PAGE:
Dogs Sniff Out Breast Cancer With 100 Percent Accuracy
Now that's a good boy! Dogs excelled in a unique clinical trial that taught them to detect breast cancer with surprisingly accurate and promising results.
According to a report from Medical Xpress, researchers trained German Shepherds Thor and Nykios to identify the presence of breast cancer by simply sniffing a piece of cloth that has come into contact with the breast of a woman with a tumor.
"There is technology that works very well, but sometimes simpler things, more obvious things, can also help," Amaury Martin of the Curie Institute said. "Our aim was see if we can move from conventional wisdom to... real science, with all the clinical and research validation that this entails."
Project Kdog is simple, non-invasive and remarkably affordable, working around the assumption that breast cancer has a specific scent that dogs' impressive sense of smell can detect. The team used pieces of cloth that touched the affected breast of 31 different sample patients.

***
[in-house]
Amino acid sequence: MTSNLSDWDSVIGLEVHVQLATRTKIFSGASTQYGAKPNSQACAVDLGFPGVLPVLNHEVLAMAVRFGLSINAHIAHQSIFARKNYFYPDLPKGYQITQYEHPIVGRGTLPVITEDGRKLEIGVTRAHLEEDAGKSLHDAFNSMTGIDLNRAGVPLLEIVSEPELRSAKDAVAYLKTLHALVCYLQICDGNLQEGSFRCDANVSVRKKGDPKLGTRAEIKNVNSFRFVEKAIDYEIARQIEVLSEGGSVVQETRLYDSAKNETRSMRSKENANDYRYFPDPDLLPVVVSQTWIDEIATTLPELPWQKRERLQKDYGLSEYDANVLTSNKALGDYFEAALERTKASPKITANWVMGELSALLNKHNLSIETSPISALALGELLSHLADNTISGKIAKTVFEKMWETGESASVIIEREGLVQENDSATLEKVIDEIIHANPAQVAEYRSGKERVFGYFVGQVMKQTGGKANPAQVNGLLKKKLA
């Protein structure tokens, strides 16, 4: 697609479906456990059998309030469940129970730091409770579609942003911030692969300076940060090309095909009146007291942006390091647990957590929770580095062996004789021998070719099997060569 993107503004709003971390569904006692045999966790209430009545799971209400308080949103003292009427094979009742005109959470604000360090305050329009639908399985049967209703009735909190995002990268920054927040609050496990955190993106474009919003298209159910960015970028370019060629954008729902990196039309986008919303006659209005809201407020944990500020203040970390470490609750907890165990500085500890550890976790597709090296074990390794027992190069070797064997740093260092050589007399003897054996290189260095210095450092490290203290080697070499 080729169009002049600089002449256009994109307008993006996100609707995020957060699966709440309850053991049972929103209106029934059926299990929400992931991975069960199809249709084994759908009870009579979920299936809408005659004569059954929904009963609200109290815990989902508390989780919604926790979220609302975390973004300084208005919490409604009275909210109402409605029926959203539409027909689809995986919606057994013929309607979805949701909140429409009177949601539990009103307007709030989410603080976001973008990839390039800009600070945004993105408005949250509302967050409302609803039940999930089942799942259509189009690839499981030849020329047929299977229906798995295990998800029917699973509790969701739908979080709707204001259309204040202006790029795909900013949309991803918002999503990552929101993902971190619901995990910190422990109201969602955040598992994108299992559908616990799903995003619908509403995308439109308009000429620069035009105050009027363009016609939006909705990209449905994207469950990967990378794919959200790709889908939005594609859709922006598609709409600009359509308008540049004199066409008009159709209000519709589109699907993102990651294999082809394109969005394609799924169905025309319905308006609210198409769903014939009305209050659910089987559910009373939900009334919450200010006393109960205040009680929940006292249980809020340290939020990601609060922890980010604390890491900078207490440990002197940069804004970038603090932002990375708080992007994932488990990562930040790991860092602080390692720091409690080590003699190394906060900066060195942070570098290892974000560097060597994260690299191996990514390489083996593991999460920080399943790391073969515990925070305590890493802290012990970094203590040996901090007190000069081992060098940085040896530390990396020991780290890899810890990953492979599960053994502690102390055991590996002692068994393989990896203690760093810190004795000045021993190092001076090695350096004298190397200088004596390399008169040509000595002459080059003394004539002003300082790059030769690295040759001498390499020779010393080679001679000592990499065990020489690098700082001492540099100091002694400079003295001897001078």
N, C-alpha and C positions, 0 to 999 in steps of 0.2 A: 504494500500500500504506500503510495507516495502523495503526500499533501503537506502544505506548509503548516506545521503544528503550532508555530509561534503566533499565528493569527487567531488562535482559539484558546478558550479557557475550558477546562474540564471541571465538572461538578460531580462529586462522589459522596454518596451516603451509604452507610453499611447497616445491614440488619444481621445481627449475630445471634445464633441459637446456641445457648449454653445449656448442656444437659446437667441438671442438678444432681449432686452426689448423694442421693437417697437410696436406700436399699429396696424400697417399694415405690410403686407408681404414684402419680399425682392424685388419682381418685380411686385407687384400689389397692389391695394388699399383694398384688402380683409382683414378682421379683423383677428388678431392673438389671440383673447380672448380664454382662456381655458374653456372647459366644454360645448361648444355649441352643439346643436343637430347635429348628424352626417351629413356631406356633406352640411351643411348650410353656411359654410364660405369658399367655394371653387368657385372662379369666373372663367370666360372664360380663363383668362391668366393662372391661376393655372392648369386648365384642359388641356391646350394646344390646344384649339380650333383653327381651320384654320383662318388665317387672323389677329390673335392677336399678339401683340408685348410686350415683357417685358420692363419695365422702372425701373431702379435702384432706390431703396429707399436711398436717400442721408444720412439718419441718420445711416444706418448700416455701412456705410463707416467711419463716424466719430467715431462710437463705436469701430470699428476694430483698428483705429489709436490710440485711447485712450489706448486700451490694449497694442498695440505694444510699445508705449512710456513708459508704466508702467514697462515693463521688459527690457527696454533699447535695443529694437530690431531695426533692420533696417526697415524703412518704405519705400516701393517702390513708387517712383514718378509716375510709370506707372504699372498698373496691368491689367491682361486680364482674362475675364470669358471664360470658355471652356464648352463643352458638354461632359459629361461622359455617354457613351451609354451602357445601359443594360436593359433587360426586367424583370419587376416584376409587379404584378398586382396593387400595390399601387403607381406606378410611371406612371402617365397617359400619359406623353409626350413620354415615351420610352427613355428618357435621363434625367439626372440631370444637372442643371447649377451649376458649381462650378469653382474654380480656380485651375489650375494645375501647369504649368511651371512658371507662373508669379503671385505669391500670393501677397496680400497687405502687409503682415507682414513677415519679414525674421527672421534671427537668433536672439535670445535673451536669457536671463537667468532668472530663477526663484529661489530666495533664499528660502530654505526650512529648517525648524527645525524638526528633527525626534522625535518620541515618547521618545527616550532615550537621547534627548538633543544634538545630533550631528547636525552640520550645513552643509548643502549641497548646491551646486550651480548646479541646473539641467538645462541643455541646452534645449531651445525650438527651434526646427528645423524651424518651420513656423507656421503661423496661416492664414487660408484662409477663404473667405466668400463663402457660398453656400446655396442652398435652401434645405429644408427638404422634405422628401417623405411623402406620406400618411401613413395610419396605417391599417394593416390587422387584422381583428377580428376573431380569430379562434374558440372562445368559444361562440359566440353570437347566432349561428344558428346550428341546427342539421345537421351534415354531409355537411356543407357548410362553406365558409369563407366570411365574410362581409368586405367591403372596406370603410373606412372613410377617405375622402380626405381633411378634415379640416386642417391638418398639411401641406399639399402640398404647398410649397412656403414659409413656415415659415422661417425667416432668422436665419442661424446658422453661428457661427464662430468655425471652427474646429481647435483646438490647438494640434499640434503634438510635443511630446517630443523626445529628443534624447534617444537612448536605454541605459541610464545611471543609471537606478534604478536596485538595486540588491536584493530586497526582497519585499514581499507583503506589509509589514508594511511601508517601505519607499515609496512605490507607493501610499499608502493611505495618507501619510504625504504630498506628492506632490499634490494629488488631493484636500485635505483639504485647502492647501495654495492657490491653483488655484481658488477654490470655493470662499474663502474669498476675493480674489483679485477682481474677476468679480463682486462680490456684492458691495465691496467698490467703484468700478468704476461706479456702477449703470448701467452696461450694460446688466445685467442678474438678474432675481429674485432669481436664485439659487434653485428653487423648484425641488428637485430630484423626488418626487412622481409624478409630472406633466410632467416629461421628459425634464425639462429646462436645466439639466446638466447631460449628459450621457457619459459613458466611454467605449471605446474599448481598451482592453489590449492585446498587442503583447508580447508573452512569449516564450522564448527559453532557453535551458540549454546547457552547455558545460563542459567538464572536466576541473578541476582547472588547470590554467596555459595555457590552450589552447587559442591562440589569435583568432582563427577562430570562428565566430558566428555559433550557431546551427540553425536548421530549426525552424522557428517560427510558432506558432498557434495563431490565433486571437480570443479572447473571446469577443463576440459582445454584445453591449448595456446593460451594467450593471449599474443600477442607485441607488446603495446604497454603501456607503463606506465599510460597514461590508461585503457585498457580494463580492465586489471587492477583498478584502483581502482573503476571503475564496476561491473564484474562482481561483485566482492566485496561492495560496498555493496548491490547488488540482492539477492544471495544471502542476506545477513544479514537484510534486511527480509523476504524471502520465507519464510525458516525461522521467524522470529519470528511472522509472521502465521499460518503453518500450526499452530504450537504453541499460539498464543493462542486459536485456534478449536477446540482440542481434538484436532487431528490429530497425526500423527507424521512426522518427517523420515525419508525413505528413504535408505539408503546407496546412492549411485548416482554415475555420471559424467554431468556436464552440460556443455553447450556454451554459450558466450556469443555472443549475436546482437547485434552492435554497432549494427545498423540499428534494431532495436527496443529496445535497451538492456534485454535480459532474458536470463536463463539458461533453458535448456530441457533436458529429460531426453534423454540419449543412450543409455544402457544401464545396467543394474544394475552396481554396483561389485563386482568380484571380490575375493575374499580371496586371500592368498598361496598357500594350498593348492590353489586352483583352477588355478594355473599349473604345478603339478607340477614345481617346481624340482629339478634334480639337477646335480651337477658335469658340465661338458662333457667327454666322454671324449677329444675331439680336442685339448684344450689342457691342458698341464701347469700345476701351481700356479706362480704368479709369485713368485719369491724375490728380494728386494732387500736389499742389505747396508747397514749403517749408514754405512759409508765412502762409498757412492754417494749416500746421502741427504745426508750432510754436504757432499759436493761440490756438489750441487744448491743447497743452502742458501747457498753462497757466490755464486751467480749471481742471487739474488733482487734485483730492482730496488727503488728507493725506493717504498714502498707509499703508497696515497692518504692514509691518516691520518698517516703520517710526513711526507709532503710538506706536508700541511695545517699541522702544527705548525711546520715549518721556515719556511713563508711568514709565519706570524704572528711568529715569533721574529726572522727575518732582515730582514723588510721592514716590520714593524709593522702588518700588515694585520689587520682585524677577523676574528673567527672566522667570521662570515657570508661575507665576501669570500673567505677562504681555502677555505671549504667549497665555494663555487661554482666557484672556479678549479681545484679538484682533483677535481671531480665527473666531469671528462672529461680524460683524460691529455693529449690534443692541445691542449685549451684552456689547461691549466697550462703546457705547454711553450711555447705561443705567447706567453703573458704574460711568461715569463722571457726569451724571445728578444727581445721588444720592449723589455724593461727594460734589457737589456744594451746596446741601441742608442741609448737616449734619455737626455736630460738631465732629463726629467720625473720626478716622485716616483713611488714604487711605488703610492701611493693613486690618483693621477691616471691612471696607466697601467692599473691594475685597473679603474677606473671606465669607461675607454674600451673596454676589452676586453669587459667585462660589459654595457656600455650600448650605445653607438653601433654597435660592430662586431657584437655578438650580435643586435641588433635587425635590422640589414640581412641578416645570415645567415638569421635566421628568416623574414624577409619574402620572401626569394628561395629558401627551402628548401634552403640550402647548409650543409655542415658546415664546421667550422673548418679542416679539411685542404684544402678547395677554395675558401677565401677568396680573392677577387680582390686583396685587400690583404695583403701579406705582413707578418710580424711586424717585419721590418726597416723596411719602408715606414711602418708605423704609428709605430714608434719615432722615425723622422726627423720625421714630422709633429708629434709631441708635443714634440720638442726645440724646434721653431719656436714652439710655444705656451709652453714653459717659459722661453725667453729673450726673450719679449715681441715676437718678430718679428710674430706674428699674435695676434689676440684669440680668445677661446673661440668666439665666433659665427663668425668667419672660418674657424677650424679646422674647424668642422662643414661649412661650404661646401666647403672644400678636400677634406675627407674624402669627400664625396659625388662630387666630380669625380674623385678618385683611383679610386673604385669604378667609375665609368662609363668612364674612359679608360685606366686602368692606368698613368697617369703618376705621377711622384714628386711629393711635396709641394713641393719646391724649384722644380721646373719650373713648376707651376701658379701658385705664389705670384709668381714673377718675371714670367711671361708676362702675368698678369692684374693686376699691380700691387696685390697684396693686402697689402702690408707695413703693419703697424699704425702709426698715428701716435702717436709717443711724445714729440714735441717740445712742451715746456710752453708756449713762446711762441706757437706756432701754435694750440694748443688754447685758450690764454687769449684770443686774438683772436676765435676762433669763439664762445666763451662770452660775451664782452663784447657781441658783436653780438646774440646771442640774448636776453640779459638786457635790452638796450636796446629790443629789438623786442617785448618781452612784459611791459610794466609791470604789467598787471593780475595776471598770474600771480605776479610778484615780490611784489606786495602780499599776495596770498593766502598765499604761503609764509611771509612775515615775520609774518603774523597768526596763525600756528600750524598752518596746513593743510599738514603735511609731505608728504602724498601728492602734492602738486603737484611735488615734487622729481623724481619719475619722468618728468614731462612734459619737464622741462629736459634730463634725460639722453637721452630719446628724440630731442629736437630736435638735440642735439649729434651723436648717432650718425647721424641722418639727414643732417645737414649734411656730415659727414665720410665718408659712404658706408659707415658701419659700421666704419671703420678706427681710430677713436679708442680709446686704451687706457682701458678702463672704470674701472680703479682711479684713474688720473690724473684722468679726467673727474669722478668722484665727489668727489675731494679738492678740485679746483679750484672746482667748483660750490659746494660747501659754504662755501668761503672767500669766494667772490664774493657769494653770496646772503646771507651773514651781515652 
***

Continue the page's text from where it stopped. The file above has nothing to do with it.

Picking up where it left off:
Then, the team enlisted the help of canine specialist Jacky Experton to train Thor and Nykios to differentiate the cancerous bandages from the non-cancerous ones. For six months, the group used trianing methods of "game-playing" and reward-based.
Finally, the pair of German Shepherds were tested for a series of days in January and February. A different set of 31 bandages were used in the tests than the ones the dogs were trained on. The bandages were placed in cones that the canines can stick their noses into. There were four boxes per test: one cancerous and three non-cancerous.
The team conducted two rounds with the first one resulting in a 90 percent success rate and the second round getting an impressive 100 percent. Next steps for the project will involve a clinical trial that incudes more patients and additional dogs.
This inventive technique of spotting cancer is geared to benefit countries with limited access to mammograms and other medical equipment.
"In these countries, there are oncologists, there are surgeons, but in rural areas often there is limited access to diagnostics," project leader Isabelle Fromantin pointed out in an interview with journalists in Paris. "If this works, we can roll it out rapidly."